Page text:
It was 2 a.m. and I couldn’t sleep. Granted, my team and I had just won a national championship a few hours earlier, but I knew that wasn’t the reason for my restlessness.
I was upset at myself for losing my individual match because I felt like I didn’t contribute enough to our victory. Obviously, I was ecstatic that our team had just won what we had been working three years to get, but there was a feeling inside of me that just wasn’t satisfied. I felt like I hadn’t done my part.
I should have done better.
Now, most people would straight up laugh at me if I told them that. Or, they would think that I was being ungrateful for the once-in-a-lifetime opportunity that just occurred. And, maybe I was a little.
Believe me, I am embarrassed just admitting that I felt that way now. I didn’t want to feel that way, but I did. While I kept reminding myself to enjoy the journey and cherish every moment, the fierce competitor in me wouldn’t stop telling me that it wasn’t enough. I wasn’t enough. My effort wasn’t enough.
That’s just one example in my life where my inner competitor hurt me by speaking contrary to what Jesus wanted to tell me.
Maybe you don’t relate, or maybe you do. But I know as a top Division I athlete, who aspires to play professionally after college, that I am extremely hard on myself. So much so, it can hurt me at times. My biggest challenges are trying not to overthink things and not overwork.
Maybe you aren’t an athlete. If so, maybe there is another aspect of your life that you are constantly pushing yourself to the point of exhaustion. I know a lot of people are like that with school. Some people are like that with work or relationships. Whatever it is, you are constantly evaluating your performance and it’s never good enough because you want to do better.
It leaves me wondering, why? Why can’t we be happy with our results and performance and be thankful for what we have? Call it overachieving, perfectionism or the pursuit of greatness, but I believe we feel like that when we judge our performances by the world’s standards.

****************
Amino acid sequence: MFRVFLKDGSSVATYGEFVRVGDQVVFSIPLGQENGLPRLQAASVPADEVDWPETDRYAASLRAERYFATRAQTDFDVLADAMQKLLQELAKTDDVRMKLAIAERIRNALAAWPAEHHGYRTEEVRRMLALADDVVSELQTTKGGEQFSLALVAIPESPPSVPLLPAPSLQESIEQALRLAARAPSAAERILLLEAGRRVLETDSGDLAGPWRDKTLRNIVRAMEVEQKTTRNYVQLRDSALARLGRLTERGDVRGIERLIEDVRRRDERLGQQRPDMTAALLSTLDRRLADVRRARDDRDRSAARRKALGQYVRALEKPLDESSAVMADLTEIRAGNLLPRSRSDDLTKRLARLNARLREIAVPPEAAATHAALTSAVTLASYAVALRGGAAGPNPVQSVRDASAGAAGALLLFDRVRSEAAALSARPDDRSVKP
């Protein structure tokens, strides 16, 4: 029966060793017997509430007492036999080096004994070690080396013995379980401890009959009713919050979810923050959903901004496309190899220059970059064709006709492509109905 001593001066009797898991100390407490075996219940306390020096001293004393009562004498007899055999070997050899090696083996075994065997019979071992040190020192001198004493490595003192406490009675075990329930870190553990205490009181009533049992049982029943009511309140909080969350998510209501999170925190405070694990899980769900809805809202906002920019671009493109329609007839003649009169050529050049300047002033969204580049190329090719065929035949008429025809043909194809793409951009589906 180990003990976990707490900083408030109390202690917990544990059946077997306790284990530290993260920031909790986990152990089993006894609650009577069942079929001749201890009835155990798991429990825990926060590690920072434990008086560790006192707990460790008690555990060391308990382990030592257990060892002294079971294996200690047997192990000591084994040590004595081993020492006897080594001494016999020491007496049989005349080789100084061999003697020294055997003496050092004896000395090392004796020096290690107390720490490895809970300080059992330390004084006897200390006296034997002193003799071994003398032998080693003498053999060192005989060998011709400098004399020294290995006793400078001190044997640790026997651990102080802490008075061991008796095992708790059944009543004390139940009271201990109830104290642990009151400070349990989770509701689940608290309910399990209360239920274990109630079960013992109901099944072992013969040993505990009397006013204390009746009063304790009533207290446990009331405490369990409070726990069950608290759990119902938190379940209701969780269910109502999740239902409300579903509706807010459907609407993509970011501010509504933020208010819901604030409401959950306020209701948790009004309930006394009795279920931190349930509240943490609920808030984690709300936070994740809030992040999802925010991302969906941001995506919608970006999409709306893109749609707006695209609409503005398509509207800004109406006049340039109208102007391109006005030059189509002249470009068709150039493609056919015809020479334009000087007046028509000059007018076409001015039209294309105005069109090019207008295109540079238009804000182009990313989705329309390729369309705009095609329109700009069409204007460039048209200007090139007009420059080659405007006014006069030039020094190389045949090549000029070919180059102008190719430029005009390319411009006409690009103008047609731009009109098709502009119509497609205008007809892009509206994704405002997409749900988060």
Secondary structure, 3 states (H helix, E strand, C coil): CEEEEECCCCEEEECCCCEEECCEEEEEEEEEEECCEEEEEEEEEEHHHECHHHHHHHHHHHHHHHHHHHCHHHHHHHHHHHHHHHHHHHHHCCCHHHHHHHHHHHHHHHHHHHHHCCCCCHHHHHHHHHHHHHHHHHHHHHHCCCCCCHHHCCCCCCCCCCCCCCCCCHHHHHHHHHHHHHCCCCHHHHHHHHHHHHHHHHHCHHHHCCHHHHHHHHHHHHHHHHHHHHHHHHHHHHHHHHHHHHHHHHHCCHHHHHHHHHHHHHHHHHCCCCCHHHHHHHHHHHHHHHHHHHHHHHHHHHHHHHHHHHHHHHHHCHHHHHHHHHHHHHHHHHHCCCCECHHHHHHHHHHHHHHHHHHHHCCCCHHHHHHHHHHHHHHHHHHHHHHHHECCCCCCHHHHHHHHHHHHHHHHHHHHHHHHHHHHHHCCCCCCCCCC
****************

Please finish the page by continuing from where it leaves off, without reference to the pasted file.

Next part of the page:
The world tells us that we need to do everything perfect for people to think highly of us and feel satisfied with ourselves. As athletes, we are constantly taught to never be satisfied, but keep reaching and striving for our dreams. When we get there, we need to set new goals. And that’s healthy. That’s how we improve and get better.
But, you can’t let your results define you as a person or you will feel like you are only worth how great your performance was. I think all the athletes and overachievers and people who are hard on themselves out there like me need to remember this simple message:
No matter what we do, we will never be enough for the world. But we are enough for Jesus, right now as we are. He, in His unending mercy, loves us whether we succeed or not.
That should comfort us and make us realize that it really doesn’t matter how we perform at all.
It’s funny because, while that message is nothing new to me (and it probably isn’t to you either), my human nature still reverts back to harmful ways of judging my performances by worldly standards. The competitive nature in me wants to compare myself to others, always striving to do better than the person next to me.
A year ago, I vowed I would never worry about what other people think about me or my performances. I told myself I wouldn’t compare myself to others because it really didn’t matter. And, I was doing so well with it. But, there we were after winning a freaking national championship and I was upset that I didn’t do a better job. For Pete’s sake! What more could I ask for?
One of my favorite quotes that never fails to put things into perspective goes like this:
“The secret of happiness is to live moment by moment and to thank God for all that He, in His goodness, sends to us day after day.” – St. Gianna Molla
Everything that we are given is a gift from God. Our human nature will tell us to want more in every situation, but it is our job as Christians, when we get that temptation, to stop and just be thankful where we are right here and now. We are so blessed. Yet, we forget to look around and see our blessings. We are too focused on trying to get more.
A Little Perspective
Jesus loves you and me right here and now, and that in itself is more than anything else we could ask for. Sometimes, when I start worrying about things of this world, I remind myself of that and I realize, none of this actually matters! I could lose everything in my life that I love, but I would still have nothing to fear because I would have Christ. And, my happiness and joy lies in that.
So this is me, just reminding you, from one stubborn overachiever to the next, to take time to be thankful today and remember that you are enough. You are enough for Him, so be enough for yourself.
Josie Kuhlman played NCAA Division I Tennis at the University of Florida from 2014-2018, where she won a national championship. She is currently pursuing a career in professional tennis.
To read more content from Josie, visit her blog Beautiful Depths.